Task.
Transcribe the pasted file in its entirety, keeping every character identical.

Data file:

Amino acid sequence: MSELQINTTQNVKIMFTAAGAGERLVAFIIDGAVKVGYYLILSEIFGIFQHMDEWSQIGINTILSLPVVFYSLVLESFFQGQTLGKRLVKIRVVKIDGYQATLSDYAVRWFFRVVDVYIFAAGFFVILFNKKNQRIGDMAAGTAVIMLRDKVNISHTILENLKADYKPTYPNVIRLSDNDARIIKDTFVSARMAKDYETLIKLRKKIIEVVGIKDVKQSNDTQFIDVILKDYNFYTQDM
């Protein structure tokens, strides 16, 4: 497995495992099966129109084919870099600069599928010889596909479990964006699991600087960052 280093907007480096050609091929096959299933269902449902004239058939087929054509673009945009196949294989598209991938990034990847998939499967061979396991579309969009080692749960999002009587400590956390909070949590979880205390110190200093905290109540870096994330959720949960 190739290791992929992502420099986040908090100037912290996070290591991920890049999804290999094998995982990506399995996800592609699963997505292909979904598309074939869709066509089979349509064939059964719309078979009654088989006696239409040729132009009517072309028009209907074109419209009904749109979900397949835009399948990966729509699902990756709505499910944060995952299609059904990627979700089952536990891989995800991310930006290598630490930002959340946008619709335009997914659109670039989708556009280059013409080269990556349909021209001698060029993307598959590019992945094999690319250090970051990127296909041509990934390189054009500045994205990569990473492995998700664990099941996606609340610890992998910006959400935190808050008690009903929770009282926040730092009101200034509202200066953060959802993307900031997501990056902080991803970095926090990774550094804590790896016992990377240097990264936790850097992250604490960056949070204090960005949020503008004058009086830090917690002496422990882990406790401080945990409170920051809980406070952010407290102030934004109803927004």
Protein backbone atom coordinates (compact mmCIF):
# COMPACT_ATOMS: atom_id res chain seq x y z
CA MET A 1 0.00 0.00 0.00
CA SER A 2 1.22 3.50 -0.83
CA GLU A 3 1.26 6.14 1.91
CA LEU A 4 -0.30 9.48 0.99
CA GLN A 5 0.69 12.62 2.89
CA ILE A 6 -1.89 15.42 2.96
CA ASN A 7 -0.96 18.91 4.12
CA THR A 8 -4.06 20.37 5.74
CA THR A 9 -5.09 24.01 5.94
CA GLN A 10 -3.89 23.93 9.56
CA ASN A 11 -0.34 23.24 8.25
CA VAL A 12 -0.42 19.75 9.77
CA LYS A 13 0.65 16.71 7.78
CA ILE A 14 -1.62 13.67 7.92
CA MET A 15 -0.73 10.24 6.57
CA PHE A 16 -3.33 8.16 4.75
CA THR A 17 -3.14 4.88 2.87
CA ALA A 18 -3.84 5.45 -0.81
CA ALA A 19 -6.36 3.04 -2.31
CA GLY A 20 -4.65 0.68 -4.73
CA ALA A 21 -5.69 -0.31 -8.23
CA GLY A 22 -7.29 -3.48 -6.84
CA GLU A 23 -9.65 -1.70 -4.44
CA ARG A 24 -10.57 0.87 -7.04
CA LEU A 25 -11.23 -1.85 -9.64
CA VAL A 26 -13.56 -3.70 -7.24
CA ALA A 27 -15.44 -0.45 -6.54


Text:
Amino acid sequence: MSELQINTTQNVKIMFTAAGAGERLVAFIIDGAVKVGYYLILSEIFGIFQHMDEWSQIGINTILSLPVVFYSLVLESFFQGQTLGKRLVKIRVVKIDGYQATLSDYAVRWFFRVVDVYIFAAGFFVILFNKKNQRIGDMAAGTAVIMLRDKVNISHTILENLKADYKPTYPNVIRLSDNDARIIKDTFVSARMAKDYETLIKLRKKIIEVVGIKDVKQSNDTQFIDVILKDYNFYTQDM
């Protein structure tokens, strides 16, 4: 497995495992099966129109084919870099600069599928010889596909479990964006699991600087960052 280093907007480096050609091929096959299933269902449902004239058939087929054509673009945009196949294989598209991938990034990847998939499967061979396991579309969009080692749960999002009587400590956390909070949590979880205390110190200093905290109540870096994330959720949960 190739290791992929992502420099986040908090100037912290996070290591991920890049999804290999094998995982990506399995996800592609699963997505292909979904598309074939869709066509089979349509064939059964719309078979009654088989006696239409040729132009009517072309028009209907074109419209009904749109979900397949835009399948990966729509699902990756709505499910944060995952299609059904990627979700089952536990891989995800991310930006290598630490930002959340946008619709335009997914659109670039989708556009280059013409080269990556349909021209001698060029993307598959590019992945094999690319250090970051990127296909041509990934390189054009500045994205990569990473492995998700664990099941996606609340610890992998910006959400935190808050008690009903929770009282926040730092009101200034509202200066953060959802993307900031997501990056902080991803970095926090990774550094804590790896016992990377240097990264936790850097992250604490960056949070204090960005949020503008004058009086830090917690002496422990882990406790401080945990409170920051809980406070952010407290102030934004109803927004």
Protein backbone atom coordinates (compact mmCIF):
# COMPACT_ATOMS: atom_id res chain seq x y z
CA MET A 1 0.00 0.00 0.00
CA SER A 2 1.22 3.50 -0.83
CA GLU A 3 1.26 6.14 1.91
CA LEU A 4 -0.30 9.48 0.99
CA GLN A 5 0.69 12.62 2.89
CA ILE A 6 -1.89 15.42 2.96
CA ASN A 7 -0.96 18.91 4.12
CA THR A 8 -4.06 20.37 5.74
CA THR A 9 -5.09 24.01 5.94
CA GLN A 10 -3.89 23.93 9.56
CA ASN A 11 -0.34 23.24 8.25
CA VAL A 12 -0.42 19.75 9.77
CA LYS A 13 0.65 16.71 7.78
CA ILE A 14 -1.62 13.67 7.92
CA MET A 15 -0.73 10.24 6.57
CA PHE A 16 -3.33 8.16 4.75
CA THR A 17 -3.14 4.88 2.87
CA ALA A 18 -3.84 5.45 -0.81
CA ALA A 19 -6.36 3.04 -2.31
CA GLY A 20 -4.65 0.68 -4.73
CA ALA A 21 -5.69 -0.31 -8.23
CA GLY A 22 -7.29 -3.48 -6.84
CA GLU A 23 -9.65 -1.70 -4.44
CA ARG A 24 -10.57 0.87 -7.04
CA LEU A 25 -11.23 -1.85 -9.64
CA VAL A 26 -13.56 -3.70 -7.24
CA ALA A 27 -15.44 -0.45 -6.54